We’ve often gotten on the soapbox here at the Prescription Access Litigation blog to preach against the evils of preemption. Preemption is the constitutional doctrine that when state law and federal law are in conflict, the federal law trumps or “preempts” state law.
Pharmaceutical companies and the FDA have been arguing aggressively in the past few years that consumers should not be allowed to sue drug companies under state law when they are harmed, injured or killed by defective or dangerous drugs, as long as those drugs have been approved by the FDA. For years, the FDA’s position was the lawsuits under state law did not interfere with the FDA’s regulation of drug safety. But that position changed abruptly under the current administration.
The issue has been a hot one - the Supreme Court recently decided (in Riegel v. Medtronic ) that consumers’ lawsuits against medical device manufacturers are preempted. In October, the Supreme Court will hear arguments in Wyeth v. Levine, and will decide whether consumers’ cases against drug companies are also preempted.
Yesterday, the House Committee on Oversight and Government Reform, chaired by the indefatigable Rep. Henry Waxman (D-CA), held a hearing on preemption, “ Hearing on Whether FDA Regulation Should Bar Liability Claims. ” (One mainstream media story on the hearing, from the Associated Press, can be found here ).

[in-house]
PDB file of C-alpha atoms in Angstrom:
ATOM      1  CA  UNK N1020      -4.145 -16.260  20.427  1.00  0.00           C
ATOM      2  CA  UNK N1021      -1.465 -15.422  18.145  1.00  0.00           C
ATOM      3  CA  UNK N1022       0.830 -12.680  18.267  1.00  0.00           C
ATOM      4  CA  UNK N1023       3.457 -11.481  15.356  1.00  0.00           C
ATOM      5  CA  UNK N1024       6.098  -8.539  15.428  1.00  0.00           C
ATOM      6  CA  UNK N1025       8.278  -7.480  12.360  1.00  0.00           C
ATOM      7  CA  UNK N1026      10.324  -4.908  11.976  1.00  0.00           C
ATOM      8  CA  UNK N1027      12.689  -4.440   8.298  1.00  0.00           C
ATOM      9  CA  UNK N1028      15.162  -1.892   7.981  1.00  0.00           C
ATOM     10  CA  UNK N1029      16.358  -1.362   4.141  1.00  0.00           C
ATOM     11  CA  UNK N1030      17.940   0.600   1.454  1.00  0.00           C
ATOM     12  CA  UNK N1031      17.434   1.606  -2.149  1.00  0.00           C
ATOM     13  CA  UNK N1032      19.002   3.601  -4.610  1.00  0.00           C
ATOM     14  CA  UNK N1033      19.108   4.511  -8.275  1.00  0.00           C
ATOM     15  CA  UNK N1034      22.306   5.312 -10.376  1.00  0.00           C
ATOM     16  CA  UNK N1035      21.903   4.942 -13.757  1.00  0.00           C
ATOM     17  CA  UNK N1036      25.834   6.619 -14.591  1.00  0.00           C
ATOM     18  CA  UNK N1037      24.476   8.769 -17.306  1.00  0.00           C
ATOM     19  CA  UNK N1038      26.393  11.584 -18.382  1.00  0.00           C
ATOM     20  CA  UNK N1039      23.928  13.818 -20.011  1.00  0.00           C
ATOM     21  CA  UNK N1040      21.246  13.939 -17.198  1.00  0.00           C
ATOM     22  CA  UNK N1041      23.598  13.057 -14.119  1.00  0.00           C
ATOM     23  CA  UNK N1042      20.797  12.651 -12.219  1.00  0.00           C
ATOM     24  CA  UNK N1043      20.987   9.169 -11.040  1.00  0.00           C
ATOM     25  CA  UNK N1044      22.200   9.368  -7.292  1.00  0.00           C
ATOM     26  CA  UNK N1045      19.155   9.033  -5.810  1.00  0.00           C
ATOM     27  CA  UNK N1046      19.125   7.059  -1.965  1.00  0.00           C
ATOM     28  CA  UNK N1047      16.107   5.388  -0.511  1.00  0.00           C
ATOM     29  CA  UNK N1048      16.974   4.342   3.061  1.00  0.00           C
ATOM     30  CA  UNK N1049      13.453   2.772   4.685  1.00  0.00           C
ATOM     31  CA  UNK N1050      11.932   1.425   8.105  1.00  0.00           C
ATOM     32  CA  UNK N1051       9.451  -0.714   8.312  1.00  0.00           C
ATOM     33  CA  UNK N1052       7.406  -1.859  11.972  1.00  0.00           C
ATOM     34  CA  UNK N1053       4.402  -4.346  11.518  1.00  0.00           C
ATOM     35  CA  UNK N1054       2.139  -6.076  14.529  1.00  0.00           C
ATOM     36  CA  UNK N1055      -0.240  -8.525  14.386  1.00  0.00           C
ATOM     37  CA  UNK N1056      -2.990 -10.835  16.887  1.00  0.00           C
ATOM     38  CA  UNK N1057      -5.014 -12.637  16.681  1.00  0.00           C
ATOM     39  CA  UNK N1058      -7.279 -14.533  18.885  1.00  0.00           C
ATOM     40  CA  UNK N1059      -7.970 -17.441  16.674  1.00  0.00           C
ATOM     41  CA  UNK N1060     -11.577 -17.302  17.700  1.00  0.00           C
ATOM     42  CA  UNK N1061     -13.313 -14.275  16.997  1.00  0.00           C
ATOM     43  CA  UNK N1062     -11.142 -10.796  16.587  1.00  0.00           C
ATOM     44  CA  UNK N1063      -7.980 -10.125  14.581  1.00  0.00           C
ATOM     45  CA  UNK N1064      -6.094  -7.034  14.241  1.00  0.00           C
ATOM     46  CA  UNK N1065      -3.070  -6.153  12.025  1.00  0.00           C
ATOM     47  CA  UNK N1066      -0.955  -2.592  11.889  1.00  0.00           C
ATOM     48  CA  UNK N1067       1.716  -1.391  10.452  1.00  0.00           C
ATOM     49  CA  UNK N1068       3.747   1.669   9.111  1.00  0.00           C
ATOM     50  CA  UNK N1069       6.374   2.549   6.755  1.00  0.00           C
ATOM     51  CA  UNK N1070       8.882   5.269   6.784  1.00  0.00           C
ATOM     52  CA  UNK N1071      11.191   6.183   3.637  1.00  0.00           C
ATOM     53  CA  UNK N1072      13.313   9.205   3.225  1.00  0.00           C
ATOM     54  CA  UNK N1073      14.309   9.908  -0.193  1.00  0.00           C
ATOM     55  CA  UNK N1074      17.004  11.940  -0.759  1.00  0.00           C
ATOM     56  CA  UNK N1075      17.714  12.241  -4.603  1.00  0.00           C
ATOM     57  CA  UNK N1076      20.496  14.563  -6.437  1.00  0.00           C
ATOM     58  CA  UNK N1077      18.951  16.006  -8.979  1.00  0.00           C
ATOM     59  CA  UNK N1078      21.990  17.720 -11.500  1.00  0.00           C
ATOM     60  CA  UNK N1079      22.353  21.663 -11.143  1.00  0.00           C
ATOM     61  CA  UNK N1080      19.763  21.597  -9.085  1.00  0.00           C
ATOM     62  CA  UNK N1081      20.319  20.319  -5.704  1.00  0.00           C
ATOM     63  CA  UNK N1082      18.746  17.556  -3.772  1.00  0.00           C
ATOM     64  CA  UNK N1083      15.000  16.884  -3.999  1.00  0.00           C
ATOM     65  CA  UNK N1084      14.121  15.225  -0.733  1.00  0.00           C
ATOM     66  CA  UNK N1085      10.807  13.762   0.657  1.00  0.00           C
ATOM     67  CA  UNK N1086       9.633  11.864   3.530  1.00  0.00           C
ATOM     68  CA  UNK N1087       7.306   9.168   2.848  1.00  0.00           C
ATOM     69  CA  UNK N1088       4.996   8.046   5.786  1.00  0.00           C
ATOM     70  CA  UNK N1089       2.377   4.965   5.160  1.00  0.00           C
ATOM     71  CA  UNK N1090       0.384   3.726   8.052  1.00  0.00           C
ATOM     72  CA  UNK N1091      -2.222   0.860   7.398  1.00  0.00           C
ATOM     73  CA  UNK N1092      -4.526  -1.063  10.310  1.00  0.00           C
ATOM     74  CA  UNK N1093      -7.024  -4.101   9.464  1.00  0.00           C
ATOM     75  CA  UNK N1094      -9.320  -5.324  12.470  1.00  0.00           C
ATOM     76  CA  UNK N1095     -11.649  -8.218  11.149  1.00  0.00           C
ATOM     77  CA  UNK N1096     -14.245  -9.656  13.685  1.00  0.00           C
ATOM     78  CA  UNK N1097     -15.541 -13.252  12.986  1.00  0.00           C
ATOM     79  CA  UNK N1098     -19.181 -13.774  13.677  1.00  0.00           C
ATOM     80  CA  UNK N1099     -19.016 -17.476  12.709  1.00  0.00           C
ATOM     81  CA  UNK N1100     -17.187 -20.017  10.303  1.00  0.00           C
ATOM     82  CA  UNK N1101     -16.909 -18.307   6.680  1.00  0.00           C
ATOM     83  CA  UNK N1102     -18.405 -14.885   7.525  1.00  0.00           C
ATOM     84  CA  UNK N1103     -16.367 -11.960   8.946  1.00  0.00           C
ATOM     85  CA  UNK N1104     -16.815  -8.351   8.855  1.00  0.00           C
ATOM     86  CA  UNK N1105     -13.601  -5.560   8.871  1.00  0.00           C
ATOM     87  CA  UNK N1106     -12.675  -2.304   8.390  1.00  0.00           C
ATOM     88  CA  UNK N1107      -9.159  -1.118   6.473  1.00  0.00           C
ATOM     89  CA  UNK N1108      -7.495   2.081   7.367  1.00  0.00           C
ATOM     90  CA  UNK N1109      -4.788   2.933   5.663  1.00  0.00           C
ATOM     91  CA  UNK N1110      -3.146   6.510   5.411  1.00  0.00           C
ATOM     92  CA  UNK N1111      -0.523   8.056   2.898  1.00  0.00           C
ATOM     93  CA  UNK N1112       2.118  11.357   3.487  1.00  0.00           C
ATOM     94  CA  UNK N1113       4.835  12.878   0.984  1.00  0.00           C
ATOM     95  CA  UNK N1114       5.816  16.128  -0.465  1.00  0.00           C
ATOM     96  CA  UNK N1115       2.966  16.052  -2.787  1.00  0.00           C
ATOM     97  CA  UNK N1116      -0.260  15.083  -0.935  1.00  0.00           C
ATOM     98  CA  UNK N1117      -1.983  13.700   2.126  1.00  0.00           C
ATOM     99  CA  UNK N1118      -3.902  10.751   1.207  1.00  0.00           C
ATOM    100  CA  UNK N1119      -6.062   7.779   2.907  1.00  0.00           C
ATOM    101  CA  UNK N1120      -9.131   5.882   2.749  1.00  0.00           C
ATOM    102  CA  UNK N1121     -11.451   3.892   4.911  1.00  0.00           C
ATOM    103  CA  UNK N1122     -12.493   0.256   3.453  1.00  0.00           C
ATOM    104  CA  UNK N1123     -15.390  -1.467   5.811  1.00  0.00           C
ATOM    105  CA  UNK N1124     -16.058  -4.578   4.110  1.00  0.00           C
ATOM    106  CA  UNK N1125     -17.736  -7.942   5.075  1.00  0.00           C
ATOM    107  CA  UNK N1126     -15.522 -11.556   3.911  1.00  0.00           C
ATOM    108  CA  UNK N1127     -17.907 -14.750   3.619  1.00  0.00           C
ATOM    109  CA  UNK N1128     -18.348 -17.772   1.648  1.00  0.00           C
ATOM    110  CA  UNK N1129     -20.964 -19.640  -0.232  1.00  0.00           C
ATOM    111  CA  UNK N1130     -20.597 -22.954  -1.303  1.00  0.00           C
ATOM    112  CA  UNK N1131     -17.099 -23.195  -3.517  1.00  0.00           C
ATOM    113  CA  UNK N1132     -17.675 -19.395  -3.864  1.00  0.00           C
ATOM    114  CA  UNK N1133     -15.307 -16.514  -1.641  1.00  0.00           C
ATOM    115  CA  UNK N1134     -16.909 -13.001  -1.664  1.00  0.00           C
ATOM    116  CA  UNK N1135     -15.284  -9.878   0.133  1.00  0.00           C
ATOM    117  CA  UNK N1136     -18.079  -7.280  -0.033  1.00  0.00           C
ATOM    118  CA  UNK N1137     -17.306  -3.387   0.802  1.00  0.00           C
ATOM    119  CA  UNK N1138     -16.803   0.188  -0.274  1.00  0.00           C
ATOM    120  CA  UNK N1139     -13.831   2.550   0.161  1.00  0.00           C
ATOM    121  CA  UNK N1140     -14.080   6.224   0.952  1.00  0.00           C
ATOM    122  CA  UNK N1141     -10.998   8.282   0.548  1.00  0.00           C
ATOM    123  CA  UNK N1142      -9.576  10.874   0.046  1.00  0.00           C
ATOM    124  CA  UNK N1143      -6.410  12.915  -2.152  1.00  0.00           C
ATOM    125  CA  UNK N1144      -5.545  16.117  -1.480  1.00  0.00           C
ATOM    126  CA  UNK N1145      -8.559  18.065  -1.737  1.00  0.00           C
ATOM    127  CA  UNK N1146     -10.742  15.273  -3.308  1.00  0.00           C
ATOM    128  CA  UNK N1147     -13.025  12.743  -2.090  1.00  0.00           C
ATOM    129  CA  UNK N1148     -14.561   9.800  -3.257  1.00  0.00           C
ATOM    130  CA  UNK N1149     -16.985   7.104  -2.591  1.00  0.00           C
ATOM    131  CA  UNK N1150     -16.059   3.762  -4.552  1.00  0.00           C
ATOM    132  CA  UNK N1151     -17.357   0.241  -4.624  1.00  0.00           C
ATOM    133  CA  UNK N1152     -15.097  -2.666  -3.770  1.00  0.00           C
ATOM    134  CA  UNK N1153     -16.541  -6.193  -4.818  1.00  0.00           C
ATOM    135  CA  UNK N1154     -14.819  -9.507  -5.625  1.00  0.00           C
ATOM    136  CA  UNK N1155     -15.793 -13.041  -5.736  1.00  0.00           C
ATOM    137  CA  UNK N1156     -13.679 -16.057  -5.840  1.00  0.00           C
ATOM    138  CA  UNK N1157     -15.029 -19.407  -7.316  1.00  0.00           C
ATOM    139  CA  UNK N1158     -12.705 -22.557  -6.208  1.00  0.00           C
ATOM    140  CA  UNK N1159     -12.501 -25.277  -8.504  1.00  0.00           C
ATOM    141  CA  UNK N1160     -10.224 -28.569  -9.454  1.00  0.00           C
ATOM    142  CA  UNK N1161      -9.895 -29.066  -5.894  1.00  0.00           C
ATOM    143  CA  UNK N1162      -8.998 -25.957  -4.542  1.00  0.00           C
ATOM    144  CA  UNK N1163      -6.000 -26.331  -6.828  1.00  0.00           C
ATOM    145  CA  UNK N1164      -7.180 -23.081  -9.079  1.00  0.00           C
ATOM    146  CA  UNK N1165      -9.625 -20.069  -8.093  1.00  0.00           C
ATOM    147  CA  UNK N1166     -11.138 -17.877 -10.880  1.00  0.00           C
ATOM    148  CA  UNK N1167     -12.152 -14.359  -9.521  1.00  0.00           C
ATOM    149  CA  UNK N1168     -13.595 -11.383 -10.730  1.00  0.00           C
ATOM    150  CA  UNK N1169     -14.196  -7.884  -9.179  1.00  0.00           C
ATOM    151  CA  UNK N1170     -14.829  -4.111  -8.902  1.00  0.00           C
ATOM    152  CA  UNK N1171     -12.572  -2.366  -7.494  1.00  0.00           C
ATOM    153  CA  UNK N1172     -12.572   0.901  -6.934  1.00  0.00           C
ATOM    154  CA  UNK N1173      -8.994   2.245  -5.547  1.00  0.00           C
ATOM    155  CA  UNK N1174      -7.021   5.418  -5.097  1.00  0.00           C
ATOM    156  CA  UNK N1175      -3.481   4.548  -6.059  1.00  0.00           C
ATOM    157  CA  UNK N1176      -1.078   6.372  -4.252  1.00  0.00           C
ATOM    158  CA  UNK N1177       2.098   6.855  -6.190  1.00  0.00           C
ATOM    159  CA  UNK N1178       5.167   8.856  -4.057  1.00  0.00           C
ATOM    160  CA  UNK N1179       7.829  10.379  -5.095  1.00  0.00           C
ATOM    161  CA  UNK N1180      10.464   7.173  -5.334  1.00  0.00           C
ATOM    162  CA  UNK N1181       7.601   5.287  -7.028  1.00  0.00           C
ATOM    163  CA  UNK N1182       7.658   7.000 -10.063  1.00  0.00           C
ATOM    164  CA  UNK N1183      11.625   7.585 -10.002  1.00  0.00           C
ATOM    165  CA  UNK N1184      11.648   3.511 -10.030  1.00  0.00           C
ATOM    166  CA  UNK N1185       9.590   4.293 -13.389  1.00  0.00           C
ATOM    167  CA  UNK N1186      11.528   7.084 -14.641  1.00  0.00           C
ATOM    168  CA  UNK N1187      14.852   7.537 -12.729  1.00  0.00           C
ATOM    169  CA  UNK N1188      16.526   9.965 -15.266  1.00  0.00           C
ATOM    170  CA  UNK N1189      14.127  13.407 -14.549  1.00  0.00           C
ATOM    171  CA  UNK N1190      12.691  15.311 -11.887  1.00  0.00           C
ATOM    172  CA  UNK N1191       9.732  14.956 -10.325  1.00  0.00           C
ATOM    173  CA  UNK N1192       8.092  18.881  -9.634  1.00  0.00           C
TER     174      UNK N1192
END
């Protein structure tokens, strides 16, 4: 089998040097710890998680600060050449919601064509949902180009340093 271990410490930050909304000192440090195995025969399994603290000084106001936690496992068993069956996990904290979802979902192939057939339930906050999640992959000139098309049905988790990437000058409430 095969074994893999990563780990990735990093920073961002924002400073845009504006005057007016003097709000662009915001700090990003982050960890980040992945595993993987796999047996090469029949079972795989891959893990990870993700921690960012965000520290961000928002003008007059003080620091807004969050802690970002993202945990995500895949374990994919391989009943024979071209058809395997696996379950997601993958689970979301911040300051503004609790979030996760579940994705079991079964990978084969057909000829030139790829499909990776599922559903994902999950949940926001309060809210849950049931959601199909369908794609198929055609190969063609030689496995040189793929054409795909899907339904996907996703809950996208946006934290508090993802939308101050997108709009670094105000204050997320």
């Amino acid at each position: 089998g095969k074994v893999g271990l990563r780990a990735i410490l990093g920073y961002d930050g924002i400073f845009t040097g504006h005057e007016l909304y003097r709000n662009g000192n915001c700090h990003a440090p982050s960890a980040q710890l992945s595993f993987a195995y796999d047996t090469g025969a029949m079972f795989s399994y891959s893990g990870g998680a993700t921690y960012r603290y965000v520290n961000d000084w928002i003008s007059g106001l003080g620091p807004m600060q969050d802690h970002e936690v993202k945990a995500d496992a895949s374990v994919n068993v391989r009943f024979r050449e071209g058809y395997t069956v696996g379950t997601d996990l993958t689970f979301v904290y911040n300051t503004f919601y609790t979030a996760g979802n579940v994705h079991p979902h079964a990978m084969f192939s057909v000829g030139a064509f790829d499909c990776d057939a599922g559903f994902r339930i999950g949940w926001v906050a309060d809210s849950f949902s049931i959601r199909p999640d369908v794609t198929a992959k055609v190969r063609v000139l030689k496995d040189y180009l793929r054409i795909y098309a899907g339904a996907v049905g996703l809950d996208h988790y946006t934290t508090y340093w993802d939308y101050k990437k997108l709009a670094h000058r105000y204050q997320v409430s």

The hearing had numerous noteworthy and learned people presenting testimony, but most of them were not the source of the press attention that is certainly unusual for an issue as arcane as federal preemption. It was actor Dennis Quaid, who testified, who was the source of the sudden press interest in this arguably vital but obscure constitutional debate.
Dennis Quaid testified because his newborn twins nearly died when they were given 1,000 times the correct dose of the blood thinner heparin. The overdose was the result of a mixup, caused by the fact that the labels of the vial for the correct dose and the vial for the dose that is 1,000 times higher are virtually indistinguishable. Quaid and his wife have sued the manufacturer, Baxter. He testified against limiting consumers ability to file lawsuits to hold drug companies accountable for the kind of harm that his newborn twins suffered.
We blog about this here today because Mr. Quaid’s testimony is so harrowing and so underscores the need to protect consumers’ access to the Courts. Rather than offer our own commentary on this subject, we’ll let Mr. Quaid’s testimony speak for itself. We repost here in its entirety. (You can also find links to the other panelists that testified here, on the Committee’s website.)
Here is Dennis and Kimberly Quaid’s written testimony: